The word 'narcissism' comes from an ancient Greek story. In the story, a beautiful young man named Narcissus refuses the attention of a female spirit called Echo. Instead, Narcissus falls in love with an image of himself he sees in some water.

This kind of damaging interaction can describe being in a relationship with an extreme narcissist, says Helgoe.

“It can feel like a dance… It sometimes feels like no matter how you respond, you are trapped,” she says.

She says people who are around extreme narcissists often feel deep anger, or rage, because they are dismissed. But when they fight the narcissist, the person claims she or he is the real victim.

Even those who accept an extreme narcissist are in a difficult position. They may enjoy the feelings of energy and power he or she brings. But they always risk being sent away.

In time, both those who resist and those who support an extreme narcissist may “become small,” Helgoe says. They may become extremely negative; they may feel helpless and pull away in sadness; or they may connect so strongly with the narcissist that they lose the ability to think for themselves. In all cases, they come to copy the narcissist, like Echo in the Greek story.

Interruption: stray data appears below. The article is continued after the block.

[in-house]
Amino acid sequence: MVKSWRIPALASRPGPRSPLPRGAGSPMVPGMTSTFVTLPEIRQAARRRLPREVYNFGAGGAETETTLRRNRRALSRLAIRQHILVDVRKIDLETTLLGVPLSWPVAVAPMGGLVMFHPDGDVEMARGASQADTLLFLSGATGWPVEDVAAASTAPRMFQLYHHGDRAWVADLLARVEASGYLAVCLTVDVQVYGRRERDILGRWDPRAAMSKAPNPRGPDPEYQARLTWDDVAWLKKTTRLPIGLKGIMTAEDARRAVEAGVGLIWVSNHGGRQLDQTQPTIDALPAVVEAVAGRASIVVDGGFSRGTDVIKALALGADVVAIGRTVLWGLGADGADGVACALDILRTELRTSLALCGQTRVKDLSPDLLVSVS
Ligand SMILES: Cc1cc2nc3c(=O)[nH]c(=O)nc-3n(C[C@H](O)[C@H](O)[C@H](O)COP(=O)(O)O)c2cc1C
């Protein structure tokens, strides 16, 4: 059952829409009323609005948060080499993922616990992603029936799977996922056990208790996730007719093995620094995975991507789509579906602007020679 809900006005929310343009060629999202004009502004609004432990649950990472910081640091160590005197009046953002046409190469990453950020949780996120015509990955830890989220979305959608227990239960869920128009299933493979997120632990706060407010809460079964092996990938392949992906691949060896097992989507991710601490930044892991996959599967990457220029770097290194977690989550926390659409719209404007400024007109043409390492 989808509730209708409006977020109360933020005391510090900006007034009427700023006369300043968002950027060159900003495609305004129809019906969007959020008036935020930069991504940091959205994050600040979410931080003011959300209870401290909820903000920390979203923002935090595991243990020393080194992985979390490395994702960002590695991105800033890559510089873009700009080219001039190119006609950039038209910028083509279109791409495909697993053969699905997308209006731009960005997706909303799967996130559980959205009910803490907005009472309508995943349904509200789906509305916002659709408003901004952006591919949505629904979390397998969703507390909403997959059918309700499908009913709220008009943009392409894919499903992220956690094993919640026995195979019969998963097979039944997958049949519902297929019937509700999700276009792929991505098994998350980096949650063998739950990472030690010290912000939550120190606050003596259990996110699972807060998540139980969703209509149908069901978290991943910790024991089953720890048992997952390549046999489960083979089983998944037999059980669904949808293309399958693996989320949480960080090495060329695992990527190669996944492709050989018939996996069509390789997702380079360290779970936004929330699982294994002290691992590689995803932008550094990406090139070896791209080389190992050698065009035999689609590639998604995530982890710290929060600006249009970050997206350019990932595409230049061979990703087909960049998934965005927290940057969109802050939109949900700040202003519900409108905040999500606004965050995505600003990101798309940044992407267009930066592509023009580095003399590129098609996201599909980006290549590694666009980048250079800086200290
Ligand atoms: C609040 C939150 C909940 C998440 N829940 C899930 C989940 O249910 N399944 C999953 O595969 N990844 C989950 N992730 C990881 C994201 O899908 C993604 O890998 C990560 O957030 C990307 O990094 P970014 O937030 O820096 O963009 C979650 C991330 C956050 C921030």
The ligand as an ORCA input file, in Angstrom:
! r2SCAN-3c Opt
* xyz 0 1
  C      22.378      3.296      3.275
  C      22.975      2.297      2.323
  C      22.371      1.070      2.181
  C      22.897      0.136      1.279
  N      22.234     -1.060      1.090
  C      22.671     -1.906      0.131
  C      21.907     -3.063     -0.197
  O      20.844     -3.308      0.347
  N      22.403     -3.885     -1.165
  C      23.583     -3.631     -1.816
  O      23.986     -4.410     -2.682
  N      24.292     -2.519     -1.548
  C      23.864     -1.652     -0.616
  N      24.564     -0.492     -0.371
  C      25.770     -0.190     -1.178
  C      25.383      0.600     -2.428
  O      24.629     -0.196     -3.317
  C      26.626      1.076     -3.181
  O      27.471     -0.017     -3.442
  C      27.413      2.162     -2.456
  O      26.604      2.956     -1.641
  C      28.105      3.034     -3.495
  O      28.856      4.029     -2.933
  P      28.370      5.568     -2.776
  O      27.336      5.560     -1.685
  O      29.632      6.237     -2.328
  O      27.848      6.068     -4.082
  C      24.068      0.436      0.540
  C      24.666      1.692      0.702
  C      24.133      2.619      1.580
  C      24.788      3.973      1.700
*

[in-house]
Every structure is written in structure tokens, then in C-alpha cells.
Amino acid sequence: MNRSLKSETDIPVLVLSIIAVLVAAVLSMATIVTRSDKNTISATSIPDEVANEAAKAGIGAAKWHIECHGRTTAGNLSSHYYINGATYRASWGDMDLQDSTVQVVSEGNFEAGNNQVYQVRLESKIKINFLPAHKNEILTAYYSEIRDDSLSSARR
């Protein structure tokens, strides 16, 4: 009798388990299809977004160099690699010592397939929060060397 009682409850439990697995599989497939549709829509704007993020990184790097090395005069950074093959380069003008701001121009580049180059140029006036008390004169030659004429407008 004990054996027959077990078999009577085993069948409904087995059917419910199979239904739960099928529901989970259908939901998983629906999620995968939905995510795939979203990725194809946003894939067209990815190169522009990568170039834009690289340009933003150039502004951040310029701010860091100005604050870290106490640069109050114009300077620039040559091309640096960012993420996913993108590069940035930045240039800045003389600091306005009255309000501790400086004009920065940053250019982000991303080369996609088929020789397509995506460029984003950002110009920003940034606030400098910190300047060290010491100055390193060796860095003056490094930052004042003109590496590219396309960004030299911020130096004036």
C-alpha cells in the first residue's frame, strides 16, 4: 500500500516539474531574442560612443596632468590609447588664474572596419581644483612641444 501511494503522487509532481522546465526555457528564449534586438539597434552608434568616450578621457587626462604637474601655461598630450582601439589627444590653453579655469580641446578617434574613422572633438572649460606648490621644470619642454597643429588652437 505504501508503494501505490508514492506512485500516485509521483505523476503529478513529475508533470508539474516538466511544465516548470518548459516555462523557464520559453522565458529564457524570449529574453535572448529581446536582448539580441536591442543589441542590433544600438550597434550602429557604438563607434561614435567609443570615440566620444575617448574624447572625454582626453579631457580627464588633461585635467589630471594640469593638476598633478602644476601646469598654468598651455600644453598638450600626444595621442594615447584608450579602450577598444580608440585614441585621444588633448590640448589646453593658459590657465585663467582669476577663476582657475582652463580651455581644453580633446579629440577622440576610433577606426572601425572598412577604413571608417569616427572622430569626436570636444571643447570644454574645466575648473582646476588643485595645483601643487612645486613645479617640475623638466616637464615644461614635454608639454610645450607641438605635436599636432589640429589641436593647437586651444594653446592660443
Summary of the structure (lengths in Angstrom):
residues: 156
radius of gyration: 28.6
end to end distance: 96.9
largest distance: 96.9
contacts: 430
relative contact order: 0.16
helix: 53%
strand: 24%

Public beware

Helgoe says she sees some of these problems in the U.S. today. Even though the title of her book includes the word “Trump,” she does not make any judgments about the U.S. president. Instead, she notes that ties are increasing among social media, politics and entertainment. As a result,

“The world is a more benign place than what it looks like in a narcissistic narrative,” Helgoe says. In other words, the world is gentler and safer than narcissists want you to believe. Do not fall for their stories.